There is also a fourth woman I loved spending time within the Printed Letter Bookshop — its original owner, Maddie Carter. Maddie doesn’t step onto the stage even once, but her presence, her love and her guiding hand are apparent from page one as Janet, Claire, and Madeline grow in friendship and in faith.
The Printed Letter Bookshop is a love letter to books, a testament to the beauty of new beginnings and a sweet reminder of the power of friendship. I hope you savor your time with these three women — And, book lovers rejoice, there is a list of all the books they allude to in the back of the book!
The Avid Reader, May 14
Godly Book Reviews, May 14
The Power of Words, May 14
Reflections From My Bookshelves, May 15
Carla Loves To Read, May 15
Pause for Tales, May 15
Maureen’s Musings, May 16
Bigreadersite, May 16
By The Book, May 16
Inspirationally Ever After, May 17
Reading Themes, May 17
For The Love of Books, May 17
Lis Loves Reading, May 18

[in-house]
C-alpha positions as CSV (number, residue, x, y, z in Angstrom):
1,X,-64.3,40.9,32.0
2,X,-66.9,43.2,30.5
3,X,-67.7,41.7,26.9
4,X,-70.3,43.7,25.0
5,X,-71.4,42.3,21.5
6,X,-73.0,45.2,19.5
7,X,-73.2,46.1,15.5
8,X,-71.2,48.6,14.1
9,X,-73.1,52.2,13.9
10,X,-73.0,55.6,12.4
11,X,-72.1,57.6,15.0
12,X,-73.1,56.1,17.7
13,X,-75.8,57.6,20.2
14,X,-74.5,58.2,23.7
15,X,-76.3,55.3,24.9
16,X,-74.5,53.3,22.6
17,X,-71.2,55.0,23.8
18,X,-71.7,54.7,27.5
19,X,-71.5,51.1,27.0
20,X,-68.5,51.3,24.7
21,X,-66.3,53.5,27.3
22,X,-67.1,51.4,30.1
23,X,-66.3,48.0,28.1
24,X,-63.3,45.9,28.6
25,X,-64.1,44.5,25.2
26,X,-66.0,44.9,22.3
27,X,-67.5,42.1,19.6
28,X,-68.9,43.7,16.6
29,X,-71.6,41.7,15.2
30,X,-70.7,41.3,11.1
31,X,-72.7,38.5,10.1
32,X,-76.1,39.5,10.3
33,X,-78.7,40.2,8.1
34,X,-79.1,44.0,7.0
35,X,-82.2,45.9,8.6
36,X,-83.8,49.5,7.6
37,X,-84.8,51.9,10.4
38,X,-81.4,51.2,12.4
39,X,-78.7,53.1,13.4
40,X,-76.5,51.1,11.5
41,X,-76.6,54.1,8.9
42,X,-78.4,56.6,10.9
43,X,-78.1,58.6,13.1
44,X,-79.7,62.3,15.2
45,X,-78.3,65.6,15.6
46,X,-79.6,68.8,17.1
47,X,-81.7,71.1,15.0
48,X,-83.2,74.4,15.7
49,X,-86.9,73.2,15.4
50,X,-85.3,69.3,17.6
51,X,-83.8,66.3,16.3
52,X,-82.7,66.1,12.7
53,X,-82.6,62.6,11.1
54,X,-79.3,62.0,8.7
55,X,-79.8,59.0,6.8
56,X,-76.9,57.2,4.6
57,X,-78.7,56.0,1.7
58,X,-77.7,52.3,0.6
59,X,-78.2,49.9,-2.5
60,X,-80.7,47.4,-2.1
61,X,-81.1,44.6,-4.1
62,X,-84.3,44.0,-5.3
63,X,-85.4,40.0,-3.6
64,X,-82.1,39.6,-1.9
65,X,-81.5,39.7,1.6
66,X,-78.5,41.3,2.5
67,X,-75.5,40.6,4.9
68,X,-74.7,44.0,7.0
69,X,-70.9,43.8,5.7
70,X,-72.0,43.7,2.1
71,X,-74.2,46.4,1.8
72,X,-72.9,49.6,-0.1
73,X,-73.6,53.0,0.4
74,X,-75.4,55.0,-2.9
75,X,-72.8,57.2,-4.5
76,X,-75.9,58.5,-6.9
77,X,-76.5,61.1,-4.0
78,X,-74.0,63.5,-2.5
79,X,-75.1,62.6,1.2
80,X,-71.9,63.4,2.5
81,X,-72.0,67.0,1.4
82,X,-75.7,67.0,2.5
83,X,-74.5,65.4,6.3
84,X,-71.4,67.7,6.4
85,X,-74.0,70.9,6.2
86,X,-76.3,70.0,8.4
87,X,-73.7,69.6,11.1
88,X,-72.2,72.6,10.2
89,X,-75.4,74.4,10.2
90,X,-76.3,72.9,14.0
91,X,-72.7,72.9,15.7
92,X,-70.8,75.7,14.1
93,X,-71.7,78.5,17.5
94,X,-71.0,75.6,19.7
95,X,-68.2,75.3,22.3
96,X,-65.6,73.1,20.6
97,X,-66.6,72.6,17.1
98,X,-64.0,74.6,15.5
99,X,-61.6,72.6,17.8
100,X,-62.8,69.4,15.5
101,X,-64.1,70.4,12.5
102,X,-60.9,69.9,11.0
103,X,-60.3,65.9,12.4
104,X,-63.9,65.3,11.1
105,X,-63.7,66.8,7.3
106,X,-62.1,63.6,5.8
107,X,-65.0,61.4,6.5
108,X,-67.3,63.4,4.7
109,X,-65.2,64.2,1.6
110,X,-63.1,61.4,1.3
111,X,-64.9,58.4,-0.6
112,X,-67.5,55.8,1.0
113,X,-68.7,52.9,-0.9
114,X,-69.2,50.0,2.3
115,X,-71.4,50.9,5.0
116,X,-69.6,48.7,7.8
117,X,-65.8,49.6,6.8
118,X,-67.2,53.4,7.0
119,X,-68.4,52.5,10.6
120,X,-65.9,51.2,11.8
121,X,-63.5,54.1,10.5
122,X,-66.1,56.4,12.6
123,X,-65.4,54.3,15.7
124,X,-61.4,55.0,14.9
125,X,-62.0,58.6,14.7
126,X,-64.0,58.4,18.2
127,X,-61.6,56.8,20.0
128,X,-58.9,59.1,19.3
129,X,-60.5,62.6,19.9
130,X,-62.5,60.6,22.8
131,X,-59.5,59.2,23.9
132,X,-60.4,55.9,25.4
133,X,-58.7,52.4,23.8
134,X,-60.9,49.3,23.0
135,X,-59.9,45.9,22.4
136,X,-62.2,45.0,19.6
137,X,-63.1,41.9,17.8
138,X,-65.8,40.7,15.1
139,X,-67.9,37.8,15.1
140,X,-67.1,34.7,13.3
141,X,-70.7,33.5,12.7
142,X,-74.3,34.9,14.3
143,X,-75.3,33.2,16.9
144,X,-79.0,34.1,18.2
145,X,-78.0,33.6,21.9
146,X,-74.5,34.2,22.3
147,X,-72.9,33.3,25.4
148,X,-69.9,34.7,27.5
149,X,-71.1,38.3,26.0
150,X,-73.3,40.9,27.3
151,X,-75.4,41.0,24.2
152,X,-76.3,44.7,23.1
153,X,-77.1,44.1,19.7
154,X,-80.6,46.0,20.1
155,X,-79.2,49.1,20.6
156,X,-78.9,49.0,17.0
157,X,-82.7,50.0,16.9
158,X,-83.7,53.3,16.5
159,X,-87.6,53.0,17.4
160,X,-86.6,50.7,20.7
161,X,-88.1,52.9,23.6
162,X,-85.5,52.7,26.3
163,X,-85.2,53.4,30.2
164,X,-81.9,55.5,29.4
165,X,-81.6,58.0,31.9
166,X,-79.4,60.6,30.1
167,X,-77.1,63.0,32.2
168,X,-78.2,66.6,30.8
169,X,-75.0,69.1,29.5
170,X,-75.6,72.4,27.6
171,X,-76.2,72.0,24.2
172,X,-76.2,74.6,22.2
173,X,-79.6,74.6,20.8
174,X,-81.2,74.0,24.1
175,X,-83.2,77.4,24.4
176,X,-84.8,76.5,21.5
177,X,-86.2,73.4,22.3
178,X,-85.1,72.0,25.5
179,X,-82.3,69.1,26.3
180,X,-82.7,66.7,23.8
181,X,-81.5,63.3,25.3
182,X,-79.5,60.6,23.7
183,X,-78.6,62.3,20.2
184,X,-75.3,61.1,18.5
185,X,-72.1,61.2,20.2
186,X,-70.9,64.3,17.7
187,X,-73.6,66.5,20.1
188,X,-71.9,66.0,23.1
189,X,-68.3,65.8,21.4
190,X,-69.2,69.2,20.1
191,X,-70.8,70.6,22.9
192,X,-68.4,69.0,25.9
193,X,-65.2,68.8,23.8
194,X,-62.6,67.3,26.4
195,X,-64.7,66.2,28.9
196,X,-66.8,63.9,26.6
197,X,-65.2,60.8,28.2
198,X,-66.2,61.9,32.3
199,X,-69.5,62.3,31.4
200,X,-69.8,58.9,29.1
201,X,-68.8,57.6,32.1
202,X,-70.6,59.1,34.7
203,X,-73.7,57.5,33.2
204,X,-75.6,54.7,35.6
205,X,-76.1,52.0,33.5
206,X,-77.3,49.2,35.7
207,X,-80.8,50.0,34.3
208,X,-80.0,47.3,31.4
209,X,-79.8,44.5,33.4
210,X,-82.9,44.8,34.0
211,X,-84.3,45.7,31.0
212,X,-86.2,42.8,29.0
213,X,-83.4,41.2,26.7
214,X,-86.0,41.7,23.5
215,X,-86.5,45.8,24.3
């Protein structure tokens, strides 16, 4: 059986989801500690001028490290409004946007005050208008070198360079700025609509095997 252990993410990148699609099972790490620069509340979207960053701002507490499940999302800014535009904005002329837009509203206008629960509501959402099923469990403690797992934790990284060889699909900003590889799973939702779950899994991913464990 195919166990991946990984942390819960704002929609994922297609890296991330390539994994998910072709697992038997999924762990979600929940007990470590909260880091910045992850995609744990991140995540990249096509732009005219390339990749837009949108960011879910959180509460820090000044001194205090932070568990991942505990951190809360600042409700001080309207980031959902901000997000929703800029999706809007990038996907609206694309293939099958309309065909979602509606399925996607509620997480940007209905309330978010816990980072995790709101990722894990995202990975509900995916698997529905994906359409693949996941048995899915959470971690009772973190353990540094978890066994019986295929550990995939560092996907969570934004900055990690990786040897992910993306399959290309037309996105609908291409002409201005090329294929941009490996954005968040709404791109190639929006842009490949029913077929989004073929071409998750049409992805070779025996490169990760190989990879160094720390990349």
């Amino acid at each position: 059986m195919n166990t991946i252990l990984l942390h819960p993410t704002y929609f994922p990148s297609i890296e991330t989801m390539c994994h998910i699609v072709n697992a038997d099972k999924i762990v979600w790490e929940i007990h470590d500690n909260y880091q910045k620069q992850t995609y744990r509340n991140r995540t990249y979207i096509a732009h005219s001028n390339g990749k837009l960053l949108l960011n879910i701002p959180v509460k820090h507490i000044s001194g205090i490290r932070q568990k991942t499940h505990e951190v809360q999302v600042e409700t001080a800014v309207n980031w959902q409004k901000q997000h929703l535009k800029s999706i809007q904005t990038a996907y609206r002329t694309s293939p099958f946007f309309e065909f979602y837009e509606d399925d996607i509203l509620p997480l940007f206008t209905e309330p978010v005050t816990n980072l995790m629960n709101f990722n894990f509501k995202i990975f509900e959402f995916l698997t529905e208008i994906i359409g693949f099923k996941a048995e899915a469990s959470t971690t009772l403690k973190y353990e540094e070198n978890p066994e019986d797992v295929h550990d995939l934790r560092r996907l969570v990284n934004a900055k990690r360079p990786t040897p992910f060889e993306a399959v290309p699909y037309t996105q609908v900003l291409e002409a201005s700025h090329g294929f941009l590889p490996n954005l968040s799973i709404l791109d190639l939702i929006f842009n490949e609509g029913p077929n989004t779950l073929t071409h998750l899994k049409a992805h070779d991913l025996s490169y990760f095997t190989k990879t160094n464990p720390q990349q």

Emily Yager, May 18
Living Life Free in Christ, May 18
For HIm and My Family, May 19
Retrospective Spines, May 19
Girls Living For God’s Glory, May 20
As He Leads is Joy, May 20
To Everything A Season, May 20
All-Of-a-kind Mom, May 21
Through the Fire Blogs, May 21
Creating Romance, May 21
Abba’s Prayer Warrior Princess, May 22
Christian Chick’s Thoughts, May 22
Debbie’s Dusty Deliberations, May 22
Reader’s Cozy Corner, May 23
Wishful Endings, May 23
Texas Book-aholic, May 23
Book Reviews From an Avid Reader, May 24
Just the Write Escape, May 24
The Christian Fiction Girl, May 25
Lighthouse Academy, May 25
janicesbookreviews, May 25
Inspired by Fiction, May 26
Simple Harvest Reads, May 26 (Guest post from Mindy Houng)
Inklings and notion, May 26
amandainpa, May 27
A Reader’s Brain, May 27
To celebrate her tour, Katherine is giving away a paperback copy of The Printed Letter Bookshop to one lucky winner!
Be sure to comment on the blog stops for nine extra entries into the giveaway! Click the link below to enter. https://promosimple.com/ps/e4f1/the-printed-letter-bookshop-celebration-tour-giveaway